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(Adds finance minister quote, details, background)
By Pavel Polityuk
KIEV, June 26 (Reuters) - The chief executive of Ukraine's largest lender, PrivatBank, who was appointed after its nationalisation in December, plans to step down in the near future, the bank said on Monday.
The announcement comes days after the government announced the bank would need a further capital injection of $1.5 billion to stay afloat.
CEO Oleksandr Shlapak "soon plans to complete his anti-crisis tenure," the bank said in a statement that praised Shlapak's role in stabilising the lender after it was placed under state control.
The bank's board will decide whether to accept his resignation at a meeting at the end of July, it said.
Neither PrivatBank nor the finance ministry, which controls the lender, gave detailed reasons for the resignation. Shlapak is seen as a possible contender to take over the reins as central bank governor after Valeria Gontareva resigned in May, leaving her deputy in temporary charge.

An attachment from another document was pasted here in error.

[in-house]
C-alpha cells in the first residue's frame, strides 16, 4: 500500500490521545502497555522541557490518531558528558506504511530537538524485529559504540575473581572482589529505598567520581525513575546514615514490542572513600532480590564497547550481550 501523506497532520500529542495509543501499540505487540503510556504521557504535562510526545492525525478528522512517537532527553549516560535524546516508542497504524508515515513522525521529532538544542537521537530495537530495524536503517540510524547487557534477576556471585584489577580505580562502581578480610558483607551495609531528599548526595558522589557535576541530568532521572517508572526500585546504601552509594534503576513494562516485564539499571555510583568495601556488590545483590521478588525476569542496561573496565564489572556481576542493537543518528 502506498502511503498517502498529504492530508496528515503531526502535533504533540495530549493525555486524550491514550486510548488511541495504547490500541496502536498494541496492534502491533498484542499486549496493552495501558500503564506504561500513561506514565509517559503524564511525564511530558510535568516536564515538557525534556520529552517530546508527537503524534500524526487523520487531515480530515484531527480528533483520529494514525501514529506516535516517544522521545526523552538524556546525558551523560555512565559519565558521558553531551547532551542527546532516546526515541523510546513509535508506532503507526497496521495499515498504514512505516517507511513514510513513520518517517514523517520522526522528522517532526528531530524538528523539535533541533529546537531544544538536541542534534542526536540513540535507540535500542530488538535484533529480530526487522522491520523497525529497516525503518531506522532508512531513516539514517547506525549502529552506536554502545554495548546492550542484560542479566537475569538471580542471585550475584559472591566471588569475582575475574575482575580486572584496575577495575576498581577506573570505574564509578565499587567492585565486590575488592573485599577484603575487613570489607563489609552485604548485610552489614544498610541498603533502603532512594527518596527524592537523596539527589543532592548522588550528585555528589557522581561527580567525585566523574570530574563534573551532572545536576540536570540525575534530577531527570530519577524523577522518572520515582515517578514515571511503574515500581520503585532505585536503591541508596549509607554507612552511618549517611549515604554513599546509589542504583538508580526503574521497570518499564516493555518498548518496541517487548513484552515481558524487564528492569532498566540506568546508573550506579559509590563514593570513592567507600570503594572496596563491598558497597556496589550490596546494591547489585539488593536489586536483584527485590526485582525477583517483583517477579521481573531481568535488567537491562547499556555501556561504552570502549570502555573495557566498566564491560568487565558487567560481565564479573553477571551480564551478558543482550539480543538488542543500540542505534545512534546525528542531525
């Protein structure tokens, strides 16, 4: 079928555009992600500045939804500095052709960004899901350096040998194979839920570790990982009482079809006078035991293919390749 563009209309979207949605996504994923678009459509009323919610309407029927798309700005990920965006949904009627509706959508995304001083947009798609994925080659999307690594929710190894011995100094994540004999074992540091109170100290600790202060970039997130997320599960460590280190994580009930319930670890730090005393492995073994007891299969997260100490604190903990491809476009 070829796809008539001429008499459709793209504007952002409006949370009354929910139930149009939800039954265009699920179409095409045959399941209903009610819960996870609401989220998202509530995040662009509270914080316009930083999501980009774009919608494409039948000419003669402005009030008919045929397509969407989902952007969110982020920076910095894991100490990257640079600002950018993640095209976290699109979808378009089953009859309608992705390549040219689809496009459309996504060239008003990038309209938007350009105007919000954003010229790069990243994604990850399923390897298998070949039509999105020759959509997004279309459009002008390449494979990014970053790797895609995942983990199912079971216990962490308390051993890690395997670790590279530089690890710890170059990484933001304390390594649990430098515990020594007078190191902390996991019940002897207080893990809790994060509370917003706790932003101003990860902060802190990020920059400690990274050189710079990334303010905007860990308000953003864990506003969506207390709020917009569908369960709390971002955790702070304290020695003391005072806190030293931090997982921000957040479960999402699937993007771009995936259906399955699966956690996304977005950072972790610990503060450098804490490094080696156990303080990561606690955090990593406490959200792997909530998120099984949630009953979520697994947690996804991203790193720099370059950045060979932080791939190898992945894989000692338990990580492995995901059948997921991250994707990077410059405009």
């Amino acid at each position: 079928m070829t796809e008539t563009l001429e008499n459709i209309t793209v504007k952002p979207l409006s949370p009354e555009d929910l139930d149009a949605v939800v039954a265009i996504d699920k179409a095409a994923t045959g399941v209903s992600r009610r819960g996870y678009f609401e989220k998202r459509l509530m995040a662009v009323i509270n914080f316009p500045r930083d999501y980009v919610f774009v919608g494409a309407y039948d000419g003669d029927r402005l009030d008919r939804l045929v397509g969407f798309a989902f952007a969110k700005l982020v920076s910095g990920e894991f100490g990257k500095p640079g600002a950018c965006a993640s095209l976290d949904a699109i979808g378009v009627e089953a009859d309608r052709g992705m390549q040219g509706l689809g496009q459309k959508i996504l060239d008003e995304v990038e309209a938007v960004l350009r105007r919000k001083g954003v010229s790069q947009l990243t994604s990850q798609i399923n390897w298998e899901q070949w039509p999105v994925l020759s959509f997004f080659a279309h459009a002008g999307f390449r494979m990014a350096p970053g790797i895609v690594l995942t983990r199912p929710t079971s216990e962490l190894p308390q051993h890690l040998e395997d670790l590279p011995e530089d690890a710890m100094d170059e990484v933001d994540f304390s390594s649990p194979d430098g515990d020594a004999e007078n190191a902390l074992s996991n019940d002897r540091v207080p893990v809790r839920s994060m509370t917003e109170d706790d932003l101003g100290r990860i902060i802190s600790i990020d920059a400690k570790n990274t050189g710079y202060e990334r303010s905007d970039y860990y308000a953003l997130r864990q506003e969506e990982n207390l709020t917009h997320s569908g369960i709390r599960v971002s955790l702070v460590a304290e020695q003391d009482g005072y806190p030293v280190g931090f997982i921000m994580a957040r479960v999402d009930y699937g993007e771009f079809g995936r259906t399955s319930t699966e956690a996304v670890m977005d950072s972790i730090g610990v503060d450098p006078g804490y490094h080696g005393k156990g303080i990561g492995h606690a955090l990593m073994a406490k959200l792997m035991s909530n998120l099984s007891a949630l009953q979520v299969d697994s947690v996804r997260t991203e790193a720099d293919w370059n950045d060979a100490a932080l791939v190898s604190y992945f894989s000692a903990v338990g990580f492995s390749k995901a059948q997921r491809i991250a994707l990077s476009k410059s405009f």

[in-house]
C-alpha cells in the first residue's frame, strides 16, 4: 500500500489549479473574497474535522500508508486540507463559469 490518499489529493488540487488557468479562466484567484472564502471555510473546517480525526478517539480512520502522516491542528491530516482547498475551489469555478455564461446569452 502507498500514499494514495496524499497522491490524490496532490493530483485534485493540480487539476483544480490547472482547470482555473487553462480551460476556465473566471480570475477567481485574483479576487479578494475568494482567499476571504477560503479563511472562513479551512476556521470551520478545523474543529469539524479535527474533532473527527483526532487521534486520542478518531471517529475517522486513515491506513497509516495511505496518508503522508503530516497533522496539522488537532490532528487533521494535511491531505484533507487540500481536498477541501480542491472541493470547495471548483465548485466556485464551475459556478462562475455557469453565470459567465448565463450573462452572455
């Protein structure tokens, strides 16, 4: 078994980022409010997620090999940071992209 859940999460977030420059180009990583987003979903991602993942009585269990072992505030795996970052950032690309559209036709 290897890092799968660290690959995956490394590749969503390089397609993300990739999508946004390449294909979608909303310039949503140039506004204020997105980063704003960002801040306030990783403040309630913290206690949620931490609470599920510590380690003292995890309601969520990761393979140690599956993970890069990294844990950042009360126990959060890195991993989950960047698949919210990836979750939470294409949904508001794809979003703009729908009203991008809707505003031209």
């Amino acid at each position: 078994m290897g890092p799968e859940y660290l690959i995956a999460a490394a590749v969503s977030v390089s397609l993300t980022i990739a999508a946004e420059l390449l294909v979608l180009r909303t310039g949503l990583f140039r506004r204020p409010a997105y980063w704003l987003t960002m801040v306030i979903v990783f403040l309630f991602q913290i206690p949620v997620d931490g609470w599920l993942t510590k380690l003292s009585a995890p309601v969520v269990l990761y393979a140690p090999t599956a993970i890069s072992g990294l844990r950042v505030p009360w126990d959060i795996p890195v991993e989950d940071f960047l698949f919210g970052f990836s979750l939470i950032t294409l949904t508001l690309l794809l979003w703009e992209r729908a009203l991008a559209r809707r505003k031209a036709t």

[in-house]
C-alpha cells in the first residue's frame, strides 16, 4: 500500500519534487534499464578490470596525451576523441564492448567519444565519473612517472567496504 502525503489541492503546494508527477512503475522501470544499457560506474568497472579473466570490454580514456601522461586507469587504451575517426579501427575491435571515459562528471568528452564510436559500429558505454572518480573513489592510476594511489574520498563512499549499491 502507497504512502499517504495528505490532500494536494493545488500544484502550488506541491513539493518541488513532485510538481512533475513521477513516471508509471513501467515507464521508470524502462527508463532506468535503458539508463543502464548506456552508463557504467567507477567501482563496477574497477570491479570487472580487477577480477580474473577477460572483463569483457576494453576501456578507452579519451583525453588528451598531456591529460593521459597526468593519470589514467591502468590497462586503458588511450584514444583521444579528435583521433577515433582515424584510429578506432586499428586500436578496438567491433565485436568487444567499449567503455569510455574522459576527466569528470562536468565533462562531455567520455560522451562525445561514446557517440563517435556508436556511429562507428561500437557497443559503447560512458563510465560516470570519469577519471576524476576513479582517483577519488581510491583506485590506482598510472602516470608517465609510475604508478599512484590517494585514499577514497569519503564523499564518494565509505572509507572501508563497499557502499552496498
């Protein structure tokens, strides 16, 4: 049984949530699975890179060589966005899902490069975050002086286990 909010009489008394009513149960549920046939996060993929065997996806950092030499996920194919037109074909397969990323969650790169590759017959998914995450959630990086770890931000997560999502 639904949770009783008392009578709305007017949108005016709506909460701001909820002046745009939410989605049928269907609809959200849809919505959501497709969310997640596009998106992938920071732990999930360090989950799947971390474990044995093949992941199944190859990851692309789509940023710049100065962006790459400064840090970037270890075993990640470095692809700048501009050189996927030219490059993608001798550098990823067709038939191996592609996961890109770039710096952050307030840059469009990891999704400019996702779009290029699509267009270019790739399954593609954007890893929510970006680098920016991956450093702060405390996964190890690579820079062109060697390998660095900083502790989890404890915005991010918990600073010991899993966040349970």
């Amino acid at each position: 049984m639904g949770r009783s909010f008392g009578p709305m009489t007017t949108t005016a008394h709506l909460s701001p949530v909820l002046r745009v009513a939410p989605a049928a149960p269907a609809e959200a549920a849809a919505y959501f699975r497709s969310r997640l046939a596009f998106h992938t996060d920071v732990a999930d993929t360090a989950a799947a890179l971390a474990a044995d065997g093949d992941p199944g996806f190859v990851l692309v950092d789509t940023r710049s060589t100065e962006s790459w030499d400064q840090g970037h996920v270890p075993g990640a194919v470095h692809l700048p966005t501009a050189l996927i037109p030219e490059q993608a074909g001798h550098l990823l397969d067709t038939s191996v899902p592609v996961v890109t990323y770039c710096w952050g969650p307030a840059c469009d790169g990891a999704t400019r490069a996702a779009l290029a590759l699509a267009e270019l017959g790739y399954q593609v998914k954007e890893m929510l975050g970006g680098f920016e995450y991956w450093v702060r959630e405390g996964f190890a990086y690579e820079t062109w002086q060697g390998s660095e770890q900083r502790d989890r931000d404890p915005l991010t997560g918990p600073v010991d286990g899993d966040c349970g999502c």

PrivatBank was taken under state control with the backing of Ukraine's top creditor, the International Monetary Fund, after risky lending practices left it with a capital shortfall of more than $5.5 billion.
The nationalisation has so far cost taxpayers $4.3 billion, but an Ernst and Young audit of the lender's 2016 annual report showed that, as forecast by the central bank, additional funds were needed to meet capital adequacy requirements.
This will be a further burden on Ukraine's already strained public finances and will mean more has been spent on recapitalising PrivatBank since December than the annual defence budget amid a long-running conflict with Russia-backed rebels.
"I am grateful to Oleksandr Shlapak for his important contribution to stabilizing the bank," said Ukrainian Finance Minister Oleksandr Danylyuk in a statement.
"The next leader should be a professional who will continue to develop the bank, attract investors and prepare the bank for a transparent privatization in the future." (Writing by Alessandra Prentice and Matthias Williams; Editing by Jason Neely and Mark Potter)